Document Type

Journal Article

Publication Title

Alzheimer's & Dementia: Diagnosis, Assessment & Disease Monitoring

Publisher

Wiley

School

Centre of Excellence for Alzheimer's Disease Research and Care / School of Medical and Health Sciences

Funders

Funding information available in the Acknowledgements section of the PDF

Comments

Keret, O., Staffaroni, A. M., Ringman, J. M., Cobigo, Y., Goh, S. Y. M., Wolf, A., ... & Dominantly Inherited Alzheimer Network. (2021). Pattern and degree of individual brain atrophy predicts dementia onset in dominantly inherited Alzheimer's disease. Alzheimer's & Dementia: Diagnosis, Assessment & Disease Monitoring, 13(1), e12197. https://doi.org/10.1002/dad2.12197

Abstract

Introduction: Asymptomatic and mildly symptomatic dominantly inherited Alzheimer's disease mutation carriers (DIAD-MC) are ideal candidates for preventative treatment trials aimed at delaying or preventing dementia onset. Brain atrophy is an early feature of DIAD-MC and could help predict risk for dementia during trial enrollment. Methods: We created a dementia risk score by entering standardized gray-matter volumes from 231 DIAD-MC into a logistic regression to classify participants with and without dementia. The score's predictive utility was assessed using Cox models and receiver operating curves on a separate group of 65 DIAD-MC followed longitudinally. Results: Our risk score separated asymptomatic versus demented DIAD-MC with 96.4% (standard error = 0.02) and predicted conversion to dementia at next visit (hazard ratio = 1.32, 95% confidence interval [CI: 1.15, 1.49]) and within 2 years (area under the curve = 90.3%, 95% CI [82.3%-98.2%]) and improved prediction beyond established methods based on familial age of onset. Discussion: Individualized risk scores based on brain atrophy could be useful for establishing enrollment criteria and stratifying DIAD-MC participants for prevention trials.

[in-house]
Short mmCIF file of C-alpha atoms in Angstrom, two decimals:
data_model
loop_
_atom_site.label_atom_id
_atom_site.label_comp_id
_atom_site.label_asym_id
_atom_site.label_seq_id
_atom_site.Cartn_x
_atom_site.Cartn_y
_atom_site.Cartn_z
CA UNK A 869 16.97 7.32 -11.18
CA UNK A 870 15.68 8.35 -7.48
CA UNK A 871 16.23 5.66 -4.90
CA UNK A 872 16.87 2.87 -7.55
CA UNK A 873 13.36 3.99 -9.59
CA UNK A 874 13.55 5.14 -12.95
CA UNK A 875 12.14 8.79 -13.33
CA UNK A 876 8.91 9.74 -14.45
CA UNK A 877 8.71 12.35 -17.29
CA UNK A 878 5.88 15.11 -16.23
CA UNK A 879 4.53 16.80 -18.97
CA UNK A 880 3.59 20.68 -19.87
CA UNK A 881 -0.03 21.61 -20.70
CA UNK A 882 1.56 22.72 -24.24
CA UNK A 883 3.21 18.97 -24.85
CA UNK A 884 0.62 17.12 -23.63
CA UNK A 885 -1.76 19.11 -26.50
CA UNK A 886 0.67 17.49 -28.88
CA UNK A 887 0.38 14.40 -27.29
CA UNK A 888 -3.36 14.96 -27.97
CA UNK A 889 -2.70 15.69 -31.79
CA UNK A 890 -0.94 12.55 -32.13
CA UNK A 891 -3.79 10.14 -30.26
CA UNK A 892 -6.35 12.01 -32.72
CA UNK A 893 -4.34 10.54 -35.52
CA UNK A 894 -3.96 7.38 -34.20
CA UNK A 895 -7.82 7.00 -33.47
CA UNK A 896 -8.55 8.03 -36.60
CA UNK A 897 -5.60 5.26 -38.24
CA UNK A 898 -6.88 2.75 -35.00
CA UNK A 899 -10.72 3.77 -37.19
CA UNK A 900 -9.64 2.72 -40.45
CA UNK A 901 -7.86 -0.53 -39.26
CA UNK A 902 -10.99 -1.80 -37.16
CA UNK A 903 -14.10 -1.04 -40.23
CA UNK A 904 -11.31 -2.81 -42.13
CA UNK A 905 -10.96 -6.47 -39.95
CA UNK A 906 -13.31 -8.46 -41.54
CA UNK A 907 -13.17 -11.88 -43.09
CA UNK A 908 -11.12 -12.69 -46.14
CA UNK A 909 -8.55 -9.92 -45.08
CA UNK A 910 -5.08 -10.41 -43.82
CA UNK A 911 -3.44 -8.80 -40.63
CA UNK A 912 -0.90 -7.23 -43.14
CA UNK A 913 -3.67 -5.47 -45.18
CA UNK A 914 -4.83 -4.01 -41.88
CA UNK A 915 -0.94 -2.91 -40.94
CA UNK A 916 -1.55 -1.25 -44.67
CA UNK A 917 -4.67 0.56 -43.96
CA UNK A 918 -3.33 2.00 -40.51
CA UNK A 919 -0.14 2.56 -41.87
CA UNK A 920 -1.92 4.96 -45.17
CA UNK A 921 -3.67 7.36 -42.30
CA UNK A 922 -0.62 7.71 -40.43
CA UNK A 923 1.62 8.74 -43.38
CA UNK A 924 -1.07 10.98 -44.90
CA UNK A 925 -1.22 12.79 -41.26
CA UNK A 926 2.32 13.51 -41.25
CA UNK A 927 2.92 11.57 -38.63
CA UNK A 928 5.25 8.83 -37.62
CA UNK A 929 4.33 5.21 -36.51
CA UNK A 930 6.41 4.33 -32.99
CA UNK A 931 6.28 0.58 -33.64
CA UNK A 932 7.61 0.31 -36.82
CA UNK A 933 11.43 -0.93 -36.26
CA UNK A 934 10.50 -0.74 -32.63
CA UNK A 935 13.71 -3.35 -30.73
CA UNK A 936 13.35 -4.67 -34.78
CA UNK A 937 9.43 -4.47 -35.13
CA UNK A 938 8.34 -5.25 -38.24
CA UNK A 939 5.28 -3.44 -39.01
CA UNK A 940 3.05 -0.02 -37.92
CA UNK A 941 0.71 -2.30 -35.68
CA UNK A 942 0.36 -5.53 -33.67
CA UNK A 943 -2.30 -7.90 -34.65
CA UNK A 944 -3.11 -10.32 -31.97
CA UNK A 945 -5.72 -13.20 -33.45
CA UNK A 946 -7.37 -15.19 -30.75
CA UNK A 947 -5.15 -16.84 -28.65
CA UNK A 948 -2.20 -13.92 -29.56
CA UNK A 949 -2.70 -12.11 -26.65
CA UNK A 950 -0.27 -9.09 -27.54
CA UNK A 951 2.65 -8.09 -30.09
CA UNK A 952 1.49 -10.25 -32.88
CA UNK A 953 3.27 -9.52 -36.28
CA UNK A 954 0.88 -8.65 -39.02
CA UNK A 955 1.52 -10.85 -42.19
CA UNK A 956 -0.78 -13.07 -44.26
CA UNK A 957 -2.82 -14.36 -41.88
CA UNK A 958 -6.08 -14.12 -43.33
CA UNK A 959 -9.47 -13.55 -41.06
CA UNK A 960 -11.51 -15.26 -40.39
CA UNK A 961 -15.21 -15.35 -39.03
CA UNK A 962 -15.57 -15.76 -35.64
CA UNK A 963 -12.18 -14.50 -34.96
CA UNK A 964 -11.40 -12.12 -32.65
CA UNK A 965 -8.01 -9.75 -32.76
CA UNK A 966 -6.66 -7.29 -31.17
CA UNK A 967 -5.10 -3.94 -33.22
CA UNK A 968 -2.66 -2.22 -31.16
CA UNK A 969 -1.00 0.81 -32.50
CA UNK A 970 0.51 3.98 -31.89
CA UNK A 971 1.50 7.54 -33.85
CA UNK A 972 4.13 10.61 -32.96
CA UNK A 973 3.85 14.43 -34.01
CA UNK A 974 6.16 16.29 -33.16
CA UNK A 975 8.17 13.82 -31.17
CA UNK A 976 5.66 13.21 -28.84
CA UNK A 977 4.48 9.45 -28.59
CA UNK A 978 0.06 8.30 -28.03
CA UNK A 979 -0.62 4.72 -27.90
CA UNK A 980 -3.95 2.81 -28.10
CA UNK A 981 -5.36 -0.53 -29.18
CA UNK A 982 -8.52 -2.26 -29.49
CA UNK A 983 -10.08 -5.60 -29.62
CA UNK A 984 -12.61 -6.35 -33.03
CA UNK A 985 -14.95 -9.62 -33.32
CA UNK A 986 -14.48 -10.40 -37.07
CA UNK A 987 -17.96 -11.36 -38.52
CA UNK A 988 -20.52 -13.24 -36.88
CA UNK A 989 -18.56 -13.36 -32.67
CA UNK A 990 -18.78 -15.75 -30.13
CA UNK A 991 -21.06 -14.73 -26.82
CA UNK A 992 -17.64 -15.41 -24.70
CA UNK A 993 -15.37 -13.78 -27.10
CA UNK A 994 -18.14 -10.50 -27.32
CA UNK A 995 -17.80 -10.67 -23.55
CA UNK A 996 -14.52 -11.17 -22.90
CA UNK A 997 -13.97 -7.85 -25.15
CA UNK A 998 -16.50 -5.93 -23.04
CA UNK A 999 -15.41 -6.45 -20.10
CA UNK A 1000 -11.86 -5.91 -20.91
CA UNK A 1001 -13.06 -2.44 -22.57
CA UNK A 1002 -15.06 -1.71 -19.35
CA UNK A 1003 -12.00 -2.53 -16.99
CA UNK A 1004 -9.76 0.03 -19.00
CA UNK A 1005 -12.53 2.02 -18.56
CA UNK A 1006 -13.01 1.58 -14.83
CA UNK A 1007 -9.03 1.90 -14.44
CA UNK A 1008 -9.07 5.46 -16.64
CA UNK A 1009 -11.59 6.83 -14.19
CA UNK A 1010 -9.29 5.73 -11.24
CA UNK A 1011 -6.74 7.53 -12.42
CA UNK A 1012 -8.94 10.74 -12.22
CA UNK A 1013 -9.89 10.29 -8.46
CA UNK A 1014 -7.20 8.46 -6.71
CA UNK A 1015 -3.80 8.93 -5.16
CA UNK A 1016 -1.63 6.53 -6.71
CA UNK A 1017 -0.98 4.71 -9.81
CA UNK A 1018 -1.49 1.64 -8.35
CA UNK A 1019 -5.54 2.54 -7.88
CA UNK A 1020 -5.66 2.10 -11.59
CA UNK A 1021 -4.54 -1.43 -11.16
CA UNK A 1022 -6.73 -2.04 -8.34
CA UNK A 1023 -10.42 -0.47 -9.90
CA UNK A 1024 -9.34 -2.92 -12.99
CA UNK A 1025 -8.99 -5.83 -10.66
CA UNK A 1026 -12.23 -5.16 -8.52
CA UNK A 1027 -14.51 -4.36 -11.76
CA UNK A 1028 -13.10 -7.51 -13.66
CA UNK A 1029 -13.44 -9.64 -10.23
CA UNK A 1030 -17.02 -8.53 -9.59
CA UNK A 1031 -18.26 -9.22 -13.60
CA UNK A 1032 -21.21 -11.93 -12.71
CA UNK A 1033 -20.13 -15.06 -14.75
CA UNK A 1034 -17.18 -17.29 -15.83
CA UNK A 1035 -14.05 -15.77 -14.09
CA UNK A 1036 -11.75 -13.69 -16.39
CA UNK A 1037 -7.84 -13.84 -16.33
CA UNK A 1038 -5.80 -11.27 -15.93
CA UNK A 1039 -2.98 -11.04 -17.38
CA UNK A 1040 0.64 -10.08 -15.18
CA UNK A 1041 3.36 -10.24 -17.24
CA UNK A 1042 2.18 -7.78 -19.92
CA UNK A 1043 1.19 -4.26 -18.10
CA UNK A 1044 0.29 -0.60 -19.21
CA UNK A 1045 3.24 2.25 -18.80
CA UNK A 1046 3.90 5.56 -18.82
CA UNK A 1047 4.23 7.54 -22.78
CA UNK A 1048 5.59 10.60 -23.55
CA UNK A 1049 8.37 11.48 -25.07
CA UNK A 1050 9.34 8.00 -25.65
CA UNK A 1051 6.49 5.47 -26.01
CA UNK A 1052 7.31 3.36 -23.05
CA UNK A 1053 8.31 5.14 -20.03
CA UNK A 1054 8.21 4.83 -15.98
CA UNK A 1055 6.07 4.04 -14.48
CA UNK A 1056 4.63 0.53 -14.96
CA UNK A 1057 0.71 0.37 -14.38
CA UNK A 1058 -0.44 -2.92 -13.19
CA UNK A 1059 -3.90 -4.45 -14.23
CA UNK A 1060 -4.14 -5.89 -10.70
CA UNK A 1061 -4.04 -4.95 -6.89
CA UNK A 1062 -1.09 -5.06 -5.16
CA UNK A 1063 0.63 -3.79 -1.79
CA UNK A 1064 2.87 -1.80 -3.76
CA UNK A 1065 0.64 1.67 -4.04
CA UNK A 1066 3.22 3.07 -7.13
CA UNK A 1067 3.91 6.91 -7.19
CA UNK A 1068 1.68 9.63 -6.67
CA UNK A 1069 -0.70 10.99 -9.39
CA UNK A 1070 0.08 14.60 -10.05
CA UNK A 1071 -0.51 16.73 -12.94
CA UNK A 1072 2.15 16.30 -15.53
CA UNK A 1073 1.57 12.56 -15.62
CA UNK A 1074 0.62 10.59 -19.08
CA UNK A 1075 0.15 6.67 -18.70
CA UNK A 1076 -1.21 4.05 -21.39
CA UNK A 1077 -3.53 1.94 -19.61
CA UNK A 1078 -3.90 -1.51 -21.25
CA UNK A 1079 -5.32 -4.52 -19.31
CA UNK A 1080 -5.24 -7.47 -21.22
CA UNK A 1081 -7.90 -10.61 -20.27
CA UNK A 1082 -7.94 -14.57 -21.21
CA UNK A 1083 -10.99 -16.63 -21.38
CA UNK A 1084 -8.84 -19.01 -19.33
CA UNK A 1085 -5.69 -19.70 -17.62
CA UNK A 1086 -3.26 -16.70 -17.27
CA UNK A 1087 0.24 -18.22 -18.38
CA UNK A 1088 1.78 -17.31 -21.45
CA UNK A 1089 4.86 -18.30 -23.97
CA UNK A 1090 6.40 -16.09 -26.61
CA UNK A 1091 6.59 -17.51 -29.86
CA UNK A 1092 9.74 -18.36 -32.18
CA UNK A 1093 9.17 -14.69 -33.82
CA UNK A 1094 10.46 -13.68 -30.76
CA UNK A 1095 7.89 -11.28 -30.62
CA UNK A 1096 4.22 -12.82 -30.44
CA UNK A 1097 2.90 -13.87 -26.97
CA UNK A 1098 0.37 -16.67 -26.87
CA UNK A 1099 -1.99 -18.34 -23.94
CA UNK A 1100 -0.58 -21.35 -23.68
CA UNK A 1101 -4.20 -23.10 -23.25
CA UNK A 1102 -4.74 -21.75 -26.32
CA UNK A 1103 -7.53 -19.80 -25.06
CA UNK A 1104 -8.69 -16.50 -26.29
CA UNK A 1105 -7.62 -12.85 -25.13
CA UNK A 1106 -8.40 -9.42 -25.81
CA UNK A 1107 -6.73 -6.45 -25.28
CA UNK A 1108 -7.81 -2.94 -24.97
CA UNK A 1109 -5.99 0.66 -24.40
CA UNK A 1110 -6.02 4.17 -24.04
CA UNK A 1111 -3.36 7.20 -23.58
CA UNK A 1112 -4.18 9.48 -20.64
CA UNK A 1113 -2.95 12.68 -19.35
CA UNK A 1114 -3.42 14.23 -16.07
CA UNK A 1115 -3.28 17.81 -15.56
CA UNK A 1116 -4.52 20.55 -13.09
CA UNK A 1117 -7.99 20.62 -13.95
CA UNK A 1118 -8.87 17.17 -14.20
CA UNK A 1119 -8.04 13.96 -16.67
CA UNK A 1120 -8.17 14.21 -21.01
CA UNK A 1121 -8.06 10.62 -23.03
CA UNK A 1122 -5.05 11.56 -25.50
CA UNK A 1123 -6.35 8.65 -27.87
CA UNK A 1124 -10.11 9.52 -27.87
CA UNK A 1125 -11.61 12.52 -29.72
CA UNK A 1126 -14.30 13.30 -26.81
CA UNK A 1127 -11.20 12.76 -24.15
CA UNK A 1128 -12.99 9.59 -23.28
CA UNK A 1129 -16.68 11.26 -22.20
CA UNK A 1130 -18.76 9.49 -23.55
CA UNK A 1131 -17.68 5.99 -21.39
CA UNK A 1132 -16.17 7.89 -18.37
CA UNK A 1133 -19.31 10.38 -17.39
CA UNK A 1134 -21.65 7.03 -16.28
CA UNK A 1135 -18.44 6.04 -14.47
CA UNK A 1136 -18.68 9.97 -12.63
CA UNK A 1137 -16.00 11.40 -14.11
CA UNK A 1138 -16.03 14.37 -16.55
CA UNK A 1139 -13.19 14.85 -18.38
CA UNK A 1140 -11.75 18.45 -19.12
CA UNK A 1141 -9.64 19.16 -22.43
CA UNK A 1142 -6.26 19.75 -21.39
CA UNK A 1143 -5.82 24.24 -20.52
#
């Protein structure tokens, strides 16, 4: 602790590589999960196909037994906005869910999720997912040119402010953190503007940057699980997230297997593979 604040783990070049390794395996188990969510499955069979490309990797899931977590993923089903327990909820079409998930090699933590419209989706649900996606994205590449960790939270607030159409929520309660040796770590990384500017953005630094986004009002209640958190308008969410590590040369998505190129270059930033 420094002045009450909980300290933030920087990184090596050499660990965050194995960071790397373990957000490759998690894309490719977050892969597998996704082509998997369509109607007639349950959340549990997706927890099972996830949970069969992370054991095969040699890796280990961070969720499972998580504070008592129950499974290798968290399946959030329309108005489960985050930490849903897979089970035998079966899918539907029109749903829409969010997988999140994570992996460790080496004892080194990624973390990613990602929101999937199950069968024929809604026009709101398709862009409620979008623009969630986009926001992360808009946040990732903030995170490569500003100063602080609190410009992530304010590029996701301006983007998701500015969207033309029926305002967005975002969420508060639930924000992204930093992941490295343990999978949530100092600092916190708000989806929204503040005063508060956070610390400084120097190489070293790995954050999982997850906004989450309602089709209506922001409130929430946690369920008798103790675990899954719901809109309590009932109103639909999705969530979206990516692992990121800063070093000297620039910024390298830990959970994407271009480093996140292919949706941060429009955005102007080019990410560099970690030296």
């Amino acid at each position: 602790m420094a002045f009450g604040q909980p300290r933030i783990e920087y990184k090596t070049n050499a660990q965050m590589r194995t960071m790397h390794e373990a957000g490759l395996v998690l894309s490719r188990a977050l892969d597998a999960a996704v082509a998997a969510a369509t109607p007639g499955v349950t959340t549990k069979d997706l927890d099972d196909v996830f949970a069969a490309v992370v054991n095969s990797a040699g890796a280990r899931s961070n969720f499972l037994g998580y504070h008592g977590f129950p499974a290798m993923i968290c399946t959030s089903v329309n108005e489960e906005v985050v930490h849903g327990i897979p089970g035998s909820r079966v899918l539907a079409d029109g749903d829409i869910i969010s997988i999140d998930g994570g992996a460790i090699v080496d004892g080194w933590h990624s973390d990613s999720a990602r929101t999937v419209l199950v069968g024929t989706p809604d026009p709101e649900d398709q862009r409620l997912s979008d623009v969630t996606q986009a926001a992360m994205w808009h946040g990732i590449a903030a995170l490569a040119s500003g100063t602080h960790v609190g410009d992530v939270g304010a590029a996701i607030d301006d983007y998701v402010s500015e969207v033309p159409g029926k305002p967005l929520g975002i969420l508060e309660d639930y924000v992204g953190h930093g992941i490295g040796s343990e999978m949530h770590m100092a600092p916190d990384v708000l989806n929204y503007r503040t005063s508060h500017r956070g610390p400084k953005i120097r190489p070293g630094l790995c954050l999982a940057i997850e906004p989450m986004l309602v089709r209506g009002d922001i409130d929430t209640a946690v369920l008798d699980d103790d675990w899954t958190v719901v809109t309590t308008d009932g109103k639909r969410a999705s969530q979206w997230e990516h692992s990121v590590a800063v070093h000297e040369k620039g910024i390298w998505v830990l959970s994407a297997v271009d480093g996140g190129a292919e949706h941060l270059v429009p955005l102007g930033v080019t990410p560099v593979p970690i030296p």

DOI

10.1002/dad2.12197

Creative Commons License

Creative Commons Attribution-Noncommercial-No Derivative Works 4.0 License
This work is licensed under a Creative Commons Attribution-Noncommercial-No Derivative Works 4.0 License.

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